Read full article By Olga Kuchmen @ The Eagle News Photo Credit: Texas A&M AgriLife Extension photo
Adiverse crowd gathered virtually Sept. 17 to celebrate the 10th anniversary of Feed the Future, a U.S. Agency for International Development initiative to tackle global hunger and food insecurity.
Texas A&M AgriLife, home to the Feed the Future Innovation Lab for Small Scale Irrigation, hosted the anniversary event.
“This is a milestone year for Feed the Future as we turn 10,” said Jim Barnhart, deputy coordinator of Feed the Future and assistant to the administrator in the USAID Bureau for Resilience and Food Security. “Research and innovation are one of Feed the Future’s hallmarks. They not only bring us together to end global hunger but also drive innovation back here at home.”
Feed the Future Innovation Labs at top U.S. universities have developed and deployed more than a thousand innovations around the globe. Working directly with partner countries, the initiative has lifted more than 23 million people from poverty. Feed the Future has also ensured that more than 5 million families are no longer suffering from hunger.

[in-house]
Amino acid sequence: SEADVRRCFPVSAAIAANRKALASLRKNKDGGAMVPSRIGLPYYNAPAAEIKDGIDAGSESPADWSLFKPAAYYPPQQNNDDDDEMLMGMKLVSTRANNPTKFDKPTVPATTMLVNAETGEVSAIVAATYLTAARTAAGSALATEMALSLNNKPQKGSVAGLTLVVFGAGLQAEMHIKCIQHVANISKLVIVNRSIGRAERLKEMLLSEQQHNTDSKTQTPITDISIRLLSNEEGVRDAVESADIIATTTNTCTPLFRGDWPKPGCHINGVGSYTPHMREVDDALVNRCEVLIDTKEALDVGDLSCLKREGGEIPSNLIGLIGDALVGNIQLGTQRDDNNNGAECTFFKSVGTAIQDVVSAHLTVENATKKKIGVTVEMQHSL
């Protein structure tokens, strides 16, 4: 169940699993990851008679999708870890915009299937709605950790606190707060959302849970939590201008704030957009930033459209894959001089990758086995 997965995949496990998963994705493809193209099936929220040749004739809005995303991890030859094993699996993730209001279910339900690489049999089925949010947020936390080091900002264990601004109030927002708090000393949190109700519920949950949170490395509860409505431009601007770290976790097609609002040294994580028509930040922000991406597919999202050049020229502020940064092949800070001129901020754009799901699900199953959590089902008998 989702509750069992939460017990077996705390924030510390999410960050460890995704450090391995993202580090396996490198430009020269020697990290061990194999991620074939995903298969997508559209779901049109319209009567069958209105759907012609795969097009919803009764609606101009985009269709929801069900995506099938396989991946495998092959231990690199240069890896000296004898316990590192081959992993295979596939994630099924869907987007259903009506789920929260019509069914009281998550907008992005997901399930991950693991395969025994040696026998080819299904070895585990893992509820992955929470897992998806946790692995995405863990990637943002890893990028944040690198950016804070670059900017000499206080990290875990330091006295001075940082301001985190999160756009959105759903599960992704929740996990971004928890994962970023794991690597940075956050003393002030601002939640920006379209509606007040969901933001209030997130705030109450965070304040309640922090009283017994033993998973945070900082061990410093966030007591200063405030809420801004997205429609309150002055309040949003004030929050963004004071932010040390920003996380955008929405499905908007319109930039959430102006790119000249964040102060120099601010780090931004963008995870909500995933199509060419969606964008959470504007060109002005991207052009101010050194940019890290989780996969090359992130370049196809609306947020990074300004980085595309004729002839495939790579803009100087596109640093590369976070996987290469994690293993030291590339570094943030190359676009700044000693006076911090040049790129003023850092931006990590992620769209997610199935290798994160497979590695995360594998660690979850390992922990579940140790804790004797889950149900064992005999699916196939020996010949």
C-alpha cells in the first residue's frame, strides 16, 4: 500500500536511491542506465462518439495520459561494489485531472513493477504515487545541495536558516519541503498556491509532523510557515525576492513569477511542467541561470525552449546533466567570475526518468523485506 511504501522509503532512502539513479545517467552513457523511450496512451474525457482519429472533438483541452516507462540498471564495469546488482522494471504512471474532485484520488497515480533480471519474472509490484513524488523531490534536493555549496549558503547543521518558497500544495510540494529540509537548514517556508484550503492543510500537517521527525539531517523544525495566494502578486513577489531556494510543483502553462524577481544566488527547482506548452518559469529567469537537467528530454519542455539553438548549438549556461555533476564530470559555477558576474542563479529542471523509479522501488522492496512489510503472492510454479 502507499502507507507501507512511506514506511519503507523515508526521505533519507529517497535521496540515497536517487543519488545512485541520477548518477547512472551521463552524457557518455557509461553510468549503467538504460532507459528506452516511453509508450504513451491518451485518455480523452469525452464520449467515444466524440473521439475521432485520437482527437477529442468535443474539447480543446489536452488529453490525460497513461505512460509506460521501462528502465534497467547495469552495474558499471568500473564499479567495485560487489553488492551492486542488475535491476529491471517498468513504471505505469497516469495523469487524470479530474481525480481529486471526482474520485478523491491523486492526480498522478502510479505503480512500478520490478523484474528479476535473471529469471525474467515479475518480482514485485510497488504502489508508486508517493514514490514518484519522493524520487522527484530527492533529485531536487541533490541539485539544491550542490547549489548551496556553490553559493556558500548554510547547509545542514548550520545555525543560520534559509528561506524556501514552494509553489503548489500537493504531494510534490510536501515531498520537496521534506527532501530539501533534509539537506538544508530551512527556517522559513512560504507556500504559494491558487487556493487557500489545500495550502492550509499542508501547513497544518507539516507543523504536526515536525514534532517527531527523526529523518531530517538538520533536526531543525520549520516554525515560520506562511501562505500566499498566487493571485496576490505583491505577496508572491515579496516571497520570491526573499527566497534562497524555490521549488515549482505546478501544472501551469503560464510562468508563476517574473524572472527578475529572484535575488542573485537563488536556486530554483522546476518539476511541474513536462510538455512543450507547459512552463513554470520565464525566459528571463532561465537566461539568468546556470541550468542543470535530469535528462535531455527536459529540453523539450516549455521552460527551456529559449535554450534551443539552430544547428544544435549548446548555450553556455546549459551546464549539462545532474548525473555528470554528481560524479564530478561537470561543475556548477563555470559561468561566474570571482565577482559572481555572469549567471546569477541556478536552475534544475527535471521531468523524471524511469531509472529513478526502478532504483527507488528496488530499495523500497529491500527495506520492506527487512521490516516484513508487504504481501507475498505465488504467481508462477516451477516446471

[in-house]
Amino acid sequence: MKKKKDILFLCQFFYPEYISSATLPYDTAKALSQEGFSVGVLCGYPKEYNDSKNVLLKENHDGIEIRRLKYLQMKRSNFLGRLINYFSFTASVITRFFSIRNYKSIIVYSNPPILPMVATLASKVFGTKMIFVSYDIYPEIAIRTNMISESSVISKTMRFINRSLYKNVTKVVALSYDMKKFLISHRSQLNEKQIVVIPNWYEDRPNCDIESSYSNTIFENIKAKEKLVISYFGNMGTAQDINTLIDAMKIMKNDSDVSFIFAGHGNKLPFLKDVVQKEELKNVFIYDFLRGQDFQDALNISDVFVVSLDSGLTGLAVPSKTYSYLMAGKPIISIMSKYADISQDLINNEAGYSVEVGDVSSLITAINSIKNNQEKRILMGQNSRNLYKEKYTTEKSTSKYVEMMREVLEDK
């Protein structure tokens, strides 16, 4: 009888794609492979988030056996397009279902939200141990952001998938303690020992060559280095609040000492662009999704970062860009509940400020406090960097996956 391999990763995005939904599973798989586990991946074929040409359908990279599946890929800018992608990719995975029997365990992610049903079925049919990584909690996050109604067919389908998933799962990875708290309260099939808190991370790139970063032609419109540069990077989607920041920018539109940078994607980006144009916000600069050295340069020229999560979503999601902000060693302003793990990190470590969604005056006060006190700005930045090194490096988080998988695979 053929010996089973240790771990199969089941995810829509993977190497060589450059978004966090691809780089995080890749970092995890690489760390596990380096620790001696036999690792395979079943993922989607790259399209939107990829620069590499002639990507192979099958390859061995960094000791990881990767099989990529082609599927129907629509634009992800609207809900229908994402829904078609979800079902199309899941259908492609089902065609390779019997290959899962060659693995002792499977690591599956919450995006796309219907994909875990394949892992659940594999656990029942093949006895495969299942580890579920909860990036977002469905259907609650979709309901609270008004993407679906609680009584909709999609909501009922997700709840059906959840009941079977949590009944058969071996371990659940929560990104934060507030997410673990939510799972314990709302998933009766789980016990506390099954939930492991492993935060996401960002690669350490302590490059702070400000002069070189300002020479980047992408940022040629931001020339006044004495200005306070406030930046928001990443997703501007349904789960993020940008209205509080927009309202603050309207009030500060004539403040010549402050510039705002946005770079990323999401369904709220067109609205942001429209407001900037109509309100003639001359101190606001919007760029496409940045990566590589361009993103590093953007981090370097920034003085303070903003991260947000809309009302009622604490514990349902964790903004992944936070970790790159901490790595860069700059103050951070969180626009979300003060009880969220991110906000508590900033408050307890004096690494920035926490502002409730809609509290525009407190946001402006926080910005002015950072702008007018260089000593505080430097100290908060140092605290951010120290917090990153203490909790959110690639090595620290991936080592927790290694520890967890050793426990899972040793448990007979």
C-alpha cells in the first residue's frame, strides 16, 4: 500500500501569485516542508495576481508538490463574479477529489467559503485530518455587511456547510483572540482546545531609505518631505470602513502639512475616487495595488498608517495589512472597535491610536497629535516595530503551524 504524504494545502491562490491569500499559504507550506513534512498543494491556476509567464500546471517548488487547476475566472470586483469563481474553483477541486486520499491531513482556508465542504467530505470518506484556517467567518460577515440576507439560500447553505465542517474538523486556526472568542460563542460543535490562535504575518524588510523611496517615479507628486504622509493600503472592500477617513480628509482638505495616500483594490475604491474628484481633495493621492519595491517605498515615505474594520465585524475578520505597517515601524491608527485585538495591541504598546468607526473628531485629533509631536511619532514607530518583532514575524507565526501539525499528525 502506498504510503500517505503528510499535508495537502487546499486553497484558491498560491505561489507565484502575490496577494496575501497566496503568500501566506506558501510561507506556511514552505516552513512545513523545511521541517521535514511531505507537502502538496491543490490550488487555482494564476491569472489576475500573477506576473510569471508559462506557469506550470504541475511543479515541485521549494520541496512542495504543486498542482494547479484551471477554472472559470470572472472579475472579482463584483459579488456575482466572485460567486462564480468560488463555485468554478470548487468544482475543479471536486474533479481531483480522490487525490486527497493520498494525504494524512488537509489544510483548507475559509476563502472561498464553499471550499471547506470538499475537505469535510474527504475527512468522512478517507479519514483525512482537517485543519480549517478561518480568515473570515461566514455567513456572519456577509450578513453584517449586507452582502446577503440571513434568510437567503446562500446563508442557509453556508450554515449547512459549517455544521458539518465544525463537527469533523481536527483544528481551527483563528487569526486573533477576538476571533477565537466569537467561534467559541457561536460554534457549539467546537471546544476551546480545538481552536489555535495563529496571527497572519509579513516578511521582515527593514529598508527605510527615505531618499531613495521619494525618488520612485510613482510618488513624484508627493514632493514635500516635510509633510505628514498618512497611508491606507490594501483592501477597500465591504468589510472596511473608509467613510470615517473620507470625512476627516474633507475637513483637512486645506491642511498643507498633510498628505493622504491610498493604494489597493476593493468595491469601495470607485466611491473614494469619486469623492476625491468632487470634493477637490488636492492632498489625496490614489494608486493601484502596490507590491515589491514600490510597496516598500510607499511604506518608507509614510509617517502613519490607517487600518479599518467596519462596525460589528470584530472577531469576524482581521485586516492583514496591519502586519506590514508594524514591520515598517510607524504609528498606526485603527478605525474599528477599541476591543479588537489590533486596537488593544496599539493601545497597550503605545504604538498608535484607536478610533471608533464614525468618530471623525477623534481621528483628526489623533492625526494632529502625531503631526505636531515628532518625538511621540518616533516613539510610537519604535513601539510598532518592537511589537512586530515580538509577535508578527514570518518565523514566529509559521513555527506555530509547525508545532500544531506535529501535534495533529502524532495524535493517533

“As we commemorate these past 10 years, we know that the Innovation Labs have been able to address many global challenges because of the support of congressional members from across the country,” said Patrick J. Stover, vice chancellor of Texas A&M AgriLife, dean of the College of Agriculture and Life Sciences and director of AgriLife Research.
“I would like to say thank you to Texas members who have supported these efforts through the years,” Stover said. “There are many to name, among them Congresswoman Kay Granger, Congressman Henry Cuellar and Congressman Michael McCaul. Their leadership and support, and that of many others, are greatly appreciated.”
At Texas A&M, the Innovation Lab for Small Scale Irrigation is part of the Norman Borlaug Institute for International Agriculture. The lab has worked since 2013 to expand sustainable irrigation use, support inclusive agricultural growth and resilient food systems, and conduct training programs in several countries in Africa.
Texas A&M is also involved in the Innovation Lab for Collaborative Research on Sorghum and Millet. That lab is headquartered at Kansas State University in Manhattan, Kansas.
Among the speakers was U.S. Rep. Michael McCaul, lead Republican of the House Foreign Affairs Committee, which oversees USAID. Now in his eighth term, McCaul represents nine counties stretching from Austin to Houston.
“The number of people facing severe food insecurity could double in 2020 to almost 265 million people around the world,” McCaul said in a recorded video. “And as the world grapples with the economic, political and societal impacts of COVID-19, I believe that the work of the Feed the Future Innovation Labs is even more crucial.”